Bülent Mengüç, Tunç Erem

Antecedents of the Components of Export Market Orientation: A Study of U.S. Exporters

Although prior research efforts on market orientation have contributed greatly to our understanding of the development of this construct and its consequences, these studies have typically limited the realm of their investigations to the domestic arena; thus, the impact of different, or more potent, environmental forces of concern to international marketers have been largely ignored. The purpose of this study is to investigate the market orientation of firms who choose to operate across geographical borders (i.e., exporters) to understand if and how factors unique to the international environment may influence the adoption of market-oriented behaviors.

Judy A. Siguaw, John W. Cadogan, Gregory Harner, Sheryl Wasilewski

Gaining Competitive Advantage through Standardization and Differentiation of Services

The goal of the paper is to study the question of whether or not differences between cultural groups influence the decision of a consumer wishing to avail himself of a particular service. Therefore we have developed a semiotic extension of the means-end approach as the theoretical basis for elaborating a solution to this problem. The conjoint analysis specifies the results of the meansend analysis.

Frank Huber, Andreas Herrmann, Christine Braunstein

Adaptation of the Business Concept as a Factor in Entrepreneurship: The Case of Historically Disadvantaged South African Entrepreneurs

This paper explores the concept of adaptation, and examines whether traits commonly associated with the entrepreneurial personality are associated successful adaptation of one’s original business concept. Results are reported of a survey of historically disadvantaged South African entrepreneurs. The findings suggest that tolerance of ambiguity and an internal locus of control (positively) and risk taking (negatively) are associated with adaptation of the business concept.

Michael H. Morris, Rushieda Kannemeyer, Leyland F. Pitt

An Investigation of the Social Construction of the Entrepreneurial Personality by Means of the Critical Incident Technique

This paper introduces an alternative theoretical approach to understanding the nature of the ‘entrepreneurial personality’. It argues for placing wealth creation at the heart of entrepreneurial behaviour, and establishes criteria for distinguishing

within

a population of business owner-managers the entrepreneurs from the rest. As there is no psychometric tool for measuring such characteristics, a grounded methodology is suggested, termed social constructionism. This method is applied to five case studies.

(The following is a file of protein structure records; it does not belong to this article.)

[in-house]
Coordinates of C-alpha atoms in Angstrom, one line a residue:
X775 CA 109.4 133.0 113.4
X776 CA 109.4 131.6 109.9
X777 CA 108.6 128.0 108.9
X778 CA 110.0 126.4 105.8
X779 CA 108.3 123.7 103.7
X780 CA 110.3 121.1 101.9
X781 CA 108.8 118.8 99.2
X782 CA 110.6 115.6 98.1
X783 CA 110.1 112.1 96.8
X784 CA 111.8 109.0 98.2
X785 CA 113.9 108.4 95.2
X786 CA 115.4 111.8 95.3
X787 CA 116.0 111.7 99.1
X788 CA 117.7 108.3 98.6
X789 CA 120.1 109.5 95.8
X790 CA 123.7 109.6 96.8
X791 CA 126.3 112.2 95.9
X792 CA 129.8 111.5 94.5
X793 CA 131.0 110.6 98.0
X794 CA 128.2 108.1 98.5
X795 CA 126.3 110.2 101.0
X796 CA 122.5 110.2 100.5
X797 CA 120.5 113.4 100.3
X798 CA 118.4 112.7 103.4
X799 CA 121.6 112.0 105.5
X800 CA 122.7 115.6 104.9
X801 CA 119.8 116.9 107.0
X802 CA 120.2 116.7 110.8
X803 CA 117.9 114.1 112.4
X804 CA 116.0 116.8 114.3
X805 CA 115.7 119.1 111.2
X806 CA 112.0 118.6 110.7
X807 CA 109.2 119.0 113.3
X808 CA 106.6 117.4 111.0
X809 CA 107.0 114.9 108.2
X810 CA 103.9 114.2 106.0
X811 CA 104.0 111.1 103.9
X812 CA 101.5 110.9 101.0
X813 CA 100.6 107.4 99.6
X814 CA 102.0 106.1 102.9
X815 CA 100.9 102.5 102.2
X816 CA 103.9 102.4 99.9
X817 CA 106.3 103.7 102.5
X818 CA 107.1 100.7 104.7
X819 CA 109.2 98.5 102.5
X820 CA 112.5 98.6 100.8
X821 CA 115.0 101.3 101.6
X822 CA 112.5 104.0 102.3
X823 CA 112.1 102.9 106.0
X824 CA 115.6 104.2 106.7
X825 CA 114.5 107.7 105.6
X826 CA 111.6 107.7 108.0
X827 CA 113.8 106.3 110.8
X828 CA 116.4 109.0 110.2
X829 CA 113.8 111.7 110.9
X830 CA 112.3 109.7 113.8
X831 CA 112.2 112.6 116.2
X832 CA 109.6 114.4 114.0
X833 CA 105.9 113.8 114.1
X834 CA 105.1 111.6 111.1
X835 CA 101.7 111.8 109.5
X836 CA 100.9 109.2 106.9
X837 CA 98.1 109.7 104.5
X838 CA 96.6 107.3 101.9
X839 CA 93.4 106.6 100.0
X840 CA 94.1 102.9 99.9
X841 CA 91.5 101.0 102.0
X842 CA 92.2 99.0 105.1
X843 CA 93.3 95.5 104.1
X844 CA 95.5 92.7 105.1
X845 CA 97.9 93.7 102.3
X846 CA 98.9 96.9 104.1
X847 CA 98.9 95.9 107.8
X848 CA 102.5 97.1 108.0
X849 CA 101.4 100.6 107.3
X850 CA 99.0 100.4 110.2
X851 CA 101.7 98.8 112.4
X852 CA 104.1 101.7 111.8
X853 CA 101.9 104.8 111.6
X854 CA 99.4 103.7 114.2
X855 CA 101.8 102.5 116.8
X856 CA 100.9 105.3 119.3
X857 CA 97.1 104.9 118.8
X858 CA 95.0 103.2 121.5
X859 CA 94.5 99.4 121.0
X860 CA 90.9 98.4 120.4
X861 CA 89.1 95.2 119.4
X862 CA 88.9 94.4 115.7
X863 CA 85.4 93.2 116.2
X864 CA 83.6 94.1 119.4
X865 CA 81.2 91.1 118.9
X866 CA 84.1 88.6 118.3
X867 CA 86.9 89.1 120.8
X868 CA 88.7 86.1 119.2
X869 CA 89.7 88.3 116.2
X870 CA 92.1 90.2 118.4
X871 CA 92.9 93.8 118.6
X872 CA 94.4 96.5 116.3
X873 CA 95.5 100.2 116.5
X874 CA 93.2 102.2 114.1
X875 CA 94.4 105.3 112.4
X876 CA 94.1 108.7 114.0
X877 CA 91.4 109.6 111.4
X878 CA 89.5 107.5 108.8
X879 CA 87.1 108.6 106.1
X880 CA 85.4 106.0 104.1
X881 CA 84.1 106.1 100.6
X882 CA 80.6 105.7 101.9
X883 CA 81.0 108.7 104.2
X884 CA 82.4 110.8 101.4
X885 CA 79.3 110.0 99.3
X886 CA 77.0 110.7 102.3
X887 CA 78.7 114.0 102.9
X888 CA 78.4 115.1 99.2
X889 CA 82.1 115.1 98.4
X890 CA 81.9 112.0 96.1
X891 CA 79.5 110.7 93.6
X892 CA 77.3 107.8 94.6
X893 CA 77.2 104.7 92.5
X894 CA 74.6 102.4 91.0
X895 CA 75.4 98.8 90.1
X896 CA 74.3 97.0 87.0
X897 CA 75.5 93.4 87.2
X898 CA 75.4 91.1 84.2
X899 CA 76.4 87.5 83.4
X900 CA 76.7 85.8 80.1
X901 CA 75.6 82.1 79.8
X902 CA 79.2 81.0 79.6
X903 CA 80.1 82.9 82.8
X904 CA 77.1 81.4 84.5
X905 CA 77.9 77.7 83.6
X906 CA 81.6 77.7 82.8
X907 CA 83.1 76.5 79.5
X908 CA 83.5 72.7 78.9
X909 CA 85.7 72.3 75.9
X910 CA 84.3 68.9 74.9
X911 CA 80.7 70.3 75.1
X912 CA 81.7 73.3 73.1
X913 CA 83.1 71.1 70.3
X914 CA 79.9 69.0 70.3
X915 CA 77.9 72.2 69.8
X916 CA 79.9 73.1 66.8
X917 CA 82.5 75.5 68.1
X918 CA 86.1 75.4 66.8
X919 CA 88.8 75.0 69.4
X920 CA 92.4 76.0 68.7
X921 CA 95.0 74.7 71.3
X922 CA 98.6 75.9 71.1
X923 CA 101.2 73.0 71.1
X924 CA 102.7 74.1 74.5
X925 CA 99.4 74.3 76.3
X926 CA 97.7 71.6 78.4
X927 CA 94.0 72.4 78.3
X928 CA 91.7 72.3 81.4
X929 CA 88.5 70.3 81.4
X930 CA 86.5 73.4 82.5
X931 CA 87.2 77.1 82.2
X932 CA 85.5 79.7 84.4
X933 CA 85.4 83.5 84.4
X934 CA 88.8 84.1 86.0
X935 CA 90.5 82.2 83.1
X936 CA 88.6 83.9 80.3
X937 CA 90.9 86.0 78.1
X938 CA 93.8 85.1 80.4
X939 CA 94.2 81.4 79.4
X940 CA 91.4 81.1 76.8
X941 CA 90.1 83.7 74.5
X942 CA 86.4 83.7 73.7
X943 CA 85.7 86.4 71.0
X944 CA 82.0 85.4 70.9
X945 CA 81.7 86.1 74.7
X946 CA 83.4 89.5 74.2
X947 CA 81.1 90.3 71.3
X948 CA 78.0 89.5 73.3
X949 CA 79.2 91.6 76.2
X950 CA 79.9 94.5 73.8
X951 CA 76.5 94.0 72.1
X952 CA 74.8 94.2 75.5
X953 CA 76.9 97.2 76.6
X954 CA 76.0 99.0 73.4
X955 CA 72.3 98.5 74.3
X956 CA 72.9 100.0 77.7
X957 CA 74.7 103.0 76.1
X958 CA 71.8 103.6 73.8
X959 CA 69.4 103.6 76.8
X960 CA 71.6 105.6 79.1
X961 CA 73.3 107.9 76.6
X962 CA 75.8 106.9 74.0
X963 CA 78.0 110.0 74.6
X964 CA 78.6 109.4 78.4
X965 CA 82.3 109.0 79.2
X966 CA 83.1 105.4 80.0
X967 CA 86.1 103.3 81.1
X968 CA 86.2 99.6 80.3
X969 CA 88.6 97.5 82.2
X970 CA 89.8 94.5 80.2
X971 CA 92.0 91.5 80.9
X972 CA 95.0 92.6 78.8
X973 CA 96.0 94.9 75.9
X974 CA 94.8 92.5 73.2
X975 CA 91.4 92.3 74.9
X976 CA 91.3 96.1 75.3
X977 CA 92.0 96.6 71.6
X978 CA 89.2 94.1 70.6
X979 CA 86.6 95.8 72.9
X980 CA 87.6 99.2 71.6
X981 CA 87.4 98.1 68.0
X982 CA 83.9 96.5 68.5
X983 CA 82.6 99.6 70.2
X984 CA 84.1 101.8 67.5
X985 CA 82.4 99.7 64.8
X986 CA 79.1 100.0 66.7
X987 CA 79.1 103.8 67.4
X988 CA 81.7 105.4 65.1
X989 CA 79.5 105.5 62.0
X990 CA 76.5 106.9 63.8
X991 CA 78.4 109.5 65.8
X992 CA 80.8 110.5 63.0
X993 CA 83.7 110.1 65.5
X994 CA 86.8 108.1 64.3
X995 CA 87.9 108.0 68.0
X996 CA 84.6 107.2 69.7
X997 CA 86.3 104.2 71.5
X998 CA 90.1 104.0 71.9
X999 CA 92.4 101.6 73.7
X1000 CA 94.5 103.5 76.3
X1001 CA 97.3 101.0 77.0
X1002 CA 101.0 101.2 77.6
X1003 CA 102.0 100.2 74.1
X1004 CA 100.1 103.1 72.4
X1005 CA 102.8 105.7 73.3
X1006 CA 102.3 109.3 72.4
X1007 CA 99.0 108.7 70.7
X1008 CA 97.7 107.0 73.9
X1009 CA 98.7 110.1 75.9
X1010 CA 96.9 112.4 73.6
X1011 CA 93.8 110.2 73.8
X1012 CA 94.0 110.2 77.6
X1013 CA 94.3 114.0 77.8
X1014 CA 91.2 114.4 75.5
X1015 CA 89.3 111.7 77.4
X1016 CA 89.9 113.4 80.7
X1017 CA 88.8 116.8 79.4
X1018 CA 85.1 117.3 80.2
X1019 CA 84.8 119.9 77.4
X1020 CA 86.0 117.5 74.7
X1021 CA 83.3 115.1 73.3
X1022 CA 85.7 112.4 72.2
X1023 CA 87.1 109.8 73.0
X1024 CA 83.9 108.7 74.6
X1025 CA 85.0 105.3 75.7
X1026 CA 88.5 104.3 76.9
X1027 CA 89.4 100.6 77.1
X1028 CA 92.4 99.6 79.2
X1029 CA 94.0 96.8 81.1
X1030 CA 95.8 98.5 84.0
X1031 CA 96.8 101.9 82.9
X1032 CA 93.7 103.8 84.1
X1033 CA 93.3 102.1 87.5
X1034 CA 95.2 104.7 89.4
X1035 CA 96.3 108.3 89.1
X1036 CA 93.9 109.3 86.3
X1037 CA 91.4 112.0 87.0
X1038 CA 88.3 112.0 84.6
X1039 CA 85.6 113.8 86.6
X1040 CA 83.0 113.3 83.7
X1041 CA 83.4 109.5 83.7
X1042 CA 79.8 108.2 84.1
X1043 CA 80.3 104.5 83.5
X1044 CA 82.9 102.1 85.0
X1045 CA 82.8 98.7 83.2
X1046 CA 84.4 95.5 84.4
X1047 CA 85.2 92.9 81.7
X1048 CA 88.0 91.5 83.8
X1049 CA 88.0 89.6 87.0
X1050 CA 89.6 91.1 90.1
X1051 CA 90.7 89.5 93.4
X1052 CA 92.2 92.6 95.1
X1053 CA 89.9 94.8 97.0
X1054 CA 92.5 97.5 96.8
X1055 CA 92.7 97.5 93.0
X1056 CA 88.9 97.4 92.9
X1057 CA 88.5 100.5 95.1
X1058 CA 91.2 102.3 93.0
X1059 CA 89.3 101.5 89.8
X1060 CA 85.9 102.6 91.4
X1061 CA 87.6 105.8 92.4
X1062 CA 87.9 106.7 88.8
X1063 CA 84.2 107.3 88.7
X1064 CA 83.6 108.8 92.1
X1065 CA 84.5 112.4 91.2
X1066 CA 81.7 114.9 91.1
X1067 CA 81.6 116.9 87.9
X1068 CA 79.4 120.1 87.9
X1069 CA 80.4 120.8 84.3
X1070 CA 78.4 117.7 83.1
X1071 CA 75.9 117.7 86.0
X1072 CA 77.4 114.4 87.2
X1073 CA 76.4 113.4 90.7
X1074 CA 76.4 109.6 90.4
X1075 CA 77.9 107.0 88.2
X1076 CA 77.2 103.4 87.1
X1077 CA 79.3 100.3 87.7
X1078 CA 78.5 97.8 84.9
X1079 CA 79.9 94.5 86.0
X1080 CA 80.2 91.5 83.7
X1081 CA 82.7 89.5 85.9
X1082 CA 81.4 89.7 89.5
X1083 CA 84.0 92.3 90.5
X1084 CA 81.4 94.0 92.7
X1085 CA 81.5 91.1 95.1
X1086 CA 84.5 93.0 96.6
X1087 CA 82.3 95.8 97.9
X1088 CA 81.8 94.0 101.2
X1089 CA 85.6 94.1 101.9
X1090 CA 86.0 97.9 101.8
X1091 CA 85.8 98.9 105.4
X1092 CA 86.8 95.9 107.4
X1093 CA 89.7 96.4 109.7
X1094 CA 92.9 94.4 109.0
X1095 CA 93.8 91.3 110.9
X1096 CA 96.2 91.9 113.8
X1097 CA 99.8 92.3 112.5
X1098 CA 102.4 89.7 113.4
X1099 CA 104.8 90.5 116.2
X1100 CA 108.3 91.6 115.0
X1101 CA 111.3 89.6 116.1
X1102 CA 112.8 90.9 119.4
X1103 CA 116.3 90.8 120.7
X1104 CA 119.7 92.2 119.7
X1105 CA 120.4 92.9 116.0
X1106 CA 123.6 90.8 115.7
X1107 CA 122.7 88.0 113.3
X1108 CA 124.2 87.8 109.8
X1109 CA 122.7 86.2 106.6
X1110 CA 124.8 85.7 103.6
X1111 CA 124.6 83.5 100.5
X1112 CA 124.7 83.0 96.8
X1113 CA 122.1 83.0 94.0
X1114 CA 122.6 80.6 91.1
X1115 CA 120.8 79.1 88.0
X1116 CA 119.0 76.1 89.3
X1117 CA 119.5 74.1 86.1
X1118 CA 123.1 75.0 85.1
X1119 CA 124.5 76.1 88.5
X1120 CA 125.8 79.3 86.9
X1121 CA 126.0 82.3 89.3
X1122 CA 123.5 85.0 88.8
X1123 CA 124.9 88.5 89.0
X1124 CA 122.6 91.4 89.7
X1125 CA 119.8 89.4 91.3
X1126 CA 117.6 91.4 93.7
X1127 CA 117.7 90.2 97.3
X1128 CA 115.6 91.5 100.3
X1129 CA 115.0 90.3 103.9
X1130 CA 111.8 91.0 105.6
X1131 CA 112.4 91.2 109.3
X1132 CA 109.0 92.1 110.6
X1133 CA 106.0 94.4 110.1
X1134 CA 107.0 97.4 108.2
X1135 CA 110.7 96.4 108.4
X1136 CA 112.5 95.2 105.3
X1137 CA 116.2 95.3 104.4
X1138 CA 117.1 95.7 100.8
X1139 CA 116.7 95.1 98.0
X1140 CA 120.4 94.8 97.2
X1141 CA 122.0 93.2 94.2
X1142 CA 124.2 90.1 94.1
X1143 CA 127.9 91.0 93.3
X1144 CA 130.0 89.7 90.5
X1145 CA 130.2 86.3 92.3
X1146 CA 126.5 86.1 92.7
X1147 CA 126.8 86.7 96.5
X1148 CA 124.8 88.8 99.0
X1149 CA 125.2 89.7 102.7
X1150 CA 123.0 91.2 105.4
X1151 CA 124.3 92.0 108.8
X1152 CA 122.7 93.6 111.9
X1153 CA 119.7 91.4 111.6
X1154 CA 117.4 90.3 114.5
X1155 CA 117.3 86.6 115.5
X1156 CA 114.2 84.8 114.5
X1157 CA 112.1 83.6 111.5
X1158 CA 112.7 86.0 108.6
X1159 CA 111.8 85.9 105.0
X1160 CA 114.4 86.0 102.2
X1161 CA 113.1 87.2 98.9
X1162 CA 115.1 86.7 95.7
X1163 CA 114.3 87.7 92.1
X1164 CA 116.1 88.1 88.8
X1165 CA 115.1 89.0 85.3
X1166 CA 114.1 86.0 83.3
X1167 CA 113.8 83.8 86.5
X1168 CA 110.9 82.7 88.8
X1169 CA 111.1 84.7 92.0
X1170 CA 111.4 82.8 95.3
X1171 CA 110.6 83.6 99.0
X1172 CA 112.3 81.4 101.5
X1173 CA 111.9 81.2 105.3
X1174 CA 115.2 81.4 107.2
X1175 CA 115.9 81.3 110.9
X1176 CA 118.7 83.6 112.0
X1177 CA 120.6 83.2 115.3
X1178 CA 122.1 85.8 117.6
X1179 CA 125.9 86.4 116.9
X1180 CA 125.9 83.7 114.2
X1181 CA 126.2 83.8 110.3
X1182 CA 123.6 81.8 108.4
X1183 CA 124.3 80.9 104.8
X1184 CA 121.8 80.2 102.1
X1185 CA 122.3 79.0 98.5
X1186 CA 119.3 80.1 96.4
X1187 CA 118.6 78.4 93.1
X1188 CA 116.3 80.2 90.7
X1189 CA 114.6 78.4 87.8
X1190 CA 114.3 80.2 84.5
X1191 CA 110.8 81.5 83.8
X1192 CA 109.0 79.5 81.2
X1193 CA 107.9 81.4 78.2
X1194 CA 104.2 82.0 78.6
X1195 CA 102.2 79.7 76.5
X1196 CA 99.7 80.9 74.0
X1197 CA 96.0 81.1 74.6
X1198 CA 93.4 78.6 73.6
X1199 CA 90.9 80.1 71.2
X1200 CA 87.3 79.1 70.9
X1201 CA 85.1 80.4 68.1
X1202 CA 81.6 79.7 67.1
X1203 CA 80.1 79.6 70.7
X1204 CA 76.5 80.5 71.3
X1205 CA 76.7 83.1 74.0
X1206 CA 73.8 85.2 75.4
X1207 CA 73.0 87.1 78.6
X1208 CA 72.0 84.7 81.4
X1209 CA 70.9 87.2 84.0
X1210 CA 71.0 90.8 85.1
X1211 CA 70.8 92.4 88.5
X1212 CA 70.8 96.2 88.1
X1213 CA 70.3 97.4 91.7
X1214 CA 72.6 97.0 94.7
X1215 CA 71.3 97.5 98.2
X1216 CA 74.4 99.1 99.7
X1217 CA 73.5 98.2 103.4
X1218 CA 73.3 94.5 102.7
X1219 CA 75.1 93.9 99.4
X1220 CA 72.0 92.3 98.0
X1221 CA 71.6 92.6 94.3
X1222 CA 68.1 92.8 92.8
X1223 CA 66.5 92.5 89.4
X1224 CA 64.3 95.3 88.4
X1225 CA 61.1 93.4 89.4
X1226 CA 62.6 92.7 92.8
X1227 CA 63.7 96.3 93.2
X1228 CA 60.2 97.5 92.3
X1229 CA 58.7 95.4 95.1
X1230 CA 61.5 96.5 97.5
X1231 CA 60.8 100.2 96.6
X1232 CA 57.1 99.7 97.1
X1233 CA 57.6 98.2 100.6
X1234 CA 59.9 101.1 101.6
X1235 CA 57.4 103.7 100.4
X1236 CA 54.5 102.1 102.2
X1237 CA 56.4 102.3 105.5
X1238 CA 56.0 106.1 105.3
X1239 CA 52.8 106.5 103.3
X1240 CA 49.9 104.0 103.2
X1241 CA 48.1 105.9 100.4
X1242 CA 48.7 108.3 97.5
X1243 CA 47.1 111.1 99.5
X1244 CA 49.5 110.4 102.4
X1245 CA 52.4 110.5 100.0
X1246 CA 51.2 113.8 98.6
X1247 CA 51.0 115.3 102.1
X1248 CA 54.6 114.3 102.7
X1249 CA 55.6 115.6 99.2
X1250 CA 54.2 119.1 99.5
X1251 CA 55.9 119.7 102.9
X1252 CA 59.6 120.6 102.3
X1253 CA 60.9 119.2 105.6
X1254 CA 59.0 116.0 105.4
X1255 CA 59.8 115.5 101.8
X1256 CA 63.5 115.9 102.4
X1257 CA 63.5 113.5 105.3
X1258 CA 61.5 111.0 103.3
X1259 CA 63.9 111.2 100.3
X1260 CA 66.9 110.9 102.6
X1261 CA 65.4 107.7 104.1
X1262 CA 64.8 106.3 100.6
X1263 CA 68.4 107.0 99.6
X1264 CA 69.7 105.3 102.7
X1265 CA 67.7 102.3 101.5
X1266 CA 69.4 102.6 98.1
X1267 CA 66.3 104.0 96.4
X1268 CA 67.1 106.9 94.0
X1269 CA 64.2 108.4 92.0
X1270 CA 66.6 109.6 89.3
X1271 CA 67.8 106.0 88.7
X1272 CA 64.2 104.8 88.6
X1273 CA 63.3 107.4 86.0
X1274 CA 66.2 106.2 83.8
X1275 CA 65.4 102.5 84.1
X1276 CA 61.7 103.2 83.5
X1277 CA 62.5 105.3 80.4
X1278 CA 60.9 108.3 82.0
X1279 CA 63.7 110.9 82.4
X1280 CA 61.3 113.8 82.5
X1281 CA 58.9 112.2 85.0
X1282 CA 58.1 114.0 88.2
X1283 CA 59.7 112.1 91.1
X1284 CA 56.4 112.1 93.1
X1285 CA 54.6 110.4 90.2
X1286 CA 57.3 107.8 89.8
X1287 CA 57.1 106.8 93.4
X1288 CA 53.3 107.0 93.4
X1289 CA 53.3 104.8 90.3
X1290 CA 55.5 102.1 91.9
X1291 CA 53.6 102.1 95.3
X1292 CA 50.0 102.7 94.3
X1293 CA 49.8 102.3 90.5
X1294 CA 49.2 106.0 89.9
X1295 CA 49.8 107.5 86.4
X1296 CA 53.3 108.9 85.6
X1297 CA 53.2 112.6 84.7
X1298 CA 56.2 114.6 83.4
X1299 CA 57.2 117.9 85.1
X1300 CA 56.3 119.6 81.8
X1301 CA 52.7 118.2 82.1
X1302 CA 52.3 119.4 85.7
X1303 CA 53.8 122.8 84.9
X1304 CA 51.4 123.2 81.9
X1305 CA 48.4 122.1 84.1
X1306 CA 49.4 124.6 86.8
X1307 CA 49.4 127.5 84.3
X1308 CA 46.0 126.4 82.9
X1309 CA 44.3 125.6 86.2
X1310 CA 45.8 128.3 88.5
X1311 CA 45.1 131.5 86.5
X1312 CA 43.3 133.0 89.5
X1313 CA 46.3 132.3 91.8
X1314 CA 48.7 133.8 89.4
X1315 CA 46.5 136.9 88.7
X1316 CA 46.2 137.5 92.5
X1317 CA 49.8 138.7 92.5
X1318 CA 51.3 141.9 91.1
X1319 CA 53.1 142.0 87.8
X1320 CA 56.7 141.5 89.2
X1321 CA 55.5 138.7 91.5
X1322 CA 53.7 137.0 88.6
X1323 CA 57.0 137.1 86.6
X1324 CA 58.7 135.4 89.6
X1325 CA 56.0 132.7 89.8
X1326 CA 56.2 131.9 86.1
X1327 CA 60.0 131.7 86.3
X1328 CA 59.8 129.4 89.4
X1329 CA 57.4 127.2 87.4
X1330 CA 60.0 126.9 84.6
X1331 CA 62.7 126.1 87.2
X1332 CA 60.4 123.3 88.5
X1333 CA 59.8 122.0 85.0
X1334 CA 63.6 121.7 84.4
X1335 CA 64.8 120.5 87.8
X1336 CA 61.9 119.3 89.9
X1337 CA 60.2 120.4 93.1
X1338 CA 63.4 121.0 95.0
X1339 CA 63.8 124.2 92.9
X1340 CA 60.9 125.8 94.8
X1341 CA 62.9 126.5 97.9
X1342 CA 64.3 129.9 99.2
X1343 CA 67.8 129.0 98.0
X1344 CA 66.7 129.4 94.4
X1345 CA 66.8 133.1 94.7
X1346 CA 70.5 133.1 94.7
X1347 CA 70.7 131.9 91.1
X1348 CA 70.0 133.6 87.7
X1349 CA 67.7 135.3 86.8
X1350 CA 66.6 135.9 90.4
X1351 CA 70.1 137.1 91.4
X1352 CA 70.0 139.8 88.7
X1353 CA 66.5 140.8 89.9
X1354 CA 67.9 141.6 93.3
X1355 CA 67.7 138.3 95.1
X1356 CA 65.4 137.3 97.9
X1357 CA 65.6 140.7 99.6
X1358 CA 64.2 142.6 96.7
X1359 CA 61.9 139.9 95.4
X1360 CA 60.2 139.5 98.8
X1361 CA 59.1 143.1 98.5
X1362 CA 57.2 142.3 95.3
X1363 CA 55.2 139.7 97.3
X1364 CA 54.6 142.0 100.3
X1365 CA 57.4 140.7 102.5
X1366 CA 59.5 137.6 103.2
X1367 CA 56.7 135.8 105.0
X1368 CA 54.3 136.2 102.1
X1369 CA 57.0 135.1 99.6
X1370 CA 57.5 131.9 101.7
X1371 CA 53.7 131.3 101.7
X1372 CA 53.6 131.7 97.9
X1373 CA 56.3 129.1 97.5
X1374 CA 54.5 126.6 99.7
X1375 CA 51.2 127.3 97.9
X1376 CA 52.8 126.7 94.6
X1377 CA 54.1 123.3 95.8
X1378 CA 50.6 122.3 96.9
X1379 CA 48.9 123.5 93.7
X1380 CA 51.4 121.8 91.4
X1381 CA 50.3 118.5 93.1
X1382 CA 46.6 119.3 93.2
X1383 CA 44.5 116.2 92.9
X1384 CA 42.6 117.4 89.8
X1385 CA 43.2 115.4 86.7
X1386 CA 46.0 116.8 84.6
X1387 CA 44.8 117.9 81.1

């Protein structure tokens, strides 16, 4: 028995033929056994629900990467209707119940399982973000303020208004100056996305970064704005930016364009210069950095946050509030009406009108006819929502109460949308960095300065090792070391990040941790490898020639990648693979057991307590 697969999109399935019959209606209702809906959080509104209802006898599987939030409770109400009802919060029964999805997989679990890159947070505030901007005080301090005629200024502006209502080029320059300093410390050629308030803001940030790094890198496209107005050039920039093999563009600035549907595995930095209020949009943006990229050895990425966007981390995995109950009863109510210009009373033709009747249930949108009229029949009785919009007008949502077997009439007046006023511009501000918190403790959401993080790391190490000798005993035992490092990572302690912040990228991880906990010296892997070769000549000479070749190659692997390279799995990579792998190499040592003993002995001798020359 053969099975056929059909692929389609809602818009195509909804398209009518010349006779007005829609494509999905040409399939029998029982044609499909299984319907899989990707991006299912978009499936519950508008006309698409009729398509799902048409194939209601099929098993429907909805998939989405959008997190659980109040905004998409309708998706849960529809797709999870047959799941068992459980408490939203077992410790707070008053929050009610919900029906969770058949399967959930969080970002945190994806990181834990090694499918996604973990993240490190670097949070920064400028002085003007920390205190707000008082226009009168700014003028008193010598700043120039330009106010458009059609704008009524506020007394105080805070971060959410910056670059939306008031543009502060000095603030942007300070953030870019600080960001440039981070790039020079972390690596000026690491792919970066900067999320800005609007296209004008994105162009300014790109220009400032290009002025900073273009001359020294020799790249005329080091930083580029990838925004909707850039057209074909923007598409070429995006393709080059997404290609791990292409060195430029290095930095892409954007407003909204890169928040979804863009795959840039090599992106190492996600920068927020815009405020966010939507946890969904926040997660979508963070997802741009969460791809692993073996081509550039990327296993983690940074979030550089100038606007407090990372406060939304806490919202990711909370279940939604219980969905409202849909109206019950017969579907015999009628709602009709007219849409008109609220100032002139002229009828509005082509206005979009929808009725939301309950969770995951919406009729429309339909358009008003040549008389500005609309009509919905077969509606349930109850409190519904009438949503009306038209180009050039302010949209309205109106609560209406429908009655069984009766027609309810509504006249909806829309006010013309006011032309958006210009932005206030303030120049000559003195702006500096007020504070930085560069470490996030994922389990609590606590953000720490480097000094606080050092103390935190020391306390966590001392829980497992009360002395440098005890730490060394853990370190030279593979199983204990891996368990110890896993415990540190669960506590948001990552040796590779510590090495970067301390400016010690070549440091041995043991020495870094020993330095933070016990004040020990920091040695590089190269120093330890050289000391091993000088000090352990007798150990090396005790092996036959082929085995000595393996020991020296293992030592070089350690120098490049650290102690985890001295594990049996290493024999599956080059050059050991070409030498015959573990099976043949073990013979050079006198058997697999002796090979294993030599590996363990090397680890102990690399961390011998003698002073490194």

Elizabeth Chell

The Influence of Managerial Disagreement on Industry Characteristics and Strategy on Small Firm Performance

Because of the potential importance of matching the finn’s strategy with the industry competitive environment, the performance of small finns, noted for the lack of formal information gathering and lack of formal planning, may suffer if there are serious differences in perceptions between presidents and sales managers. The impact of these differences may be more pronounced in volatile industries and more pronounced as the small finn grows. This study sought to empirically examine the impact on performance from differences between small finn presidents and sales managers in perceptions of the competitive environment and strategy emphasis under conditions of high and low industry volatility. The impact of these differences were also examined for finns of differing sales levels. The average level of absolute difference between presidents and sales managers in environmental perceptions has a significant negative influence on finn profitability. Industry variability and finn size does not appear to moderate this influence. The level of absolute difference between presidents and sales managers as to emphasis on growth/differentiation strategy or low cost strategy has a significant negative impact on new product success, customer retention, and relative product quality. This difference seems to be especially pronounced in situations of high variation in capital spending variability, where emphasis on growth/differentiation strategy is a significant influence on performance.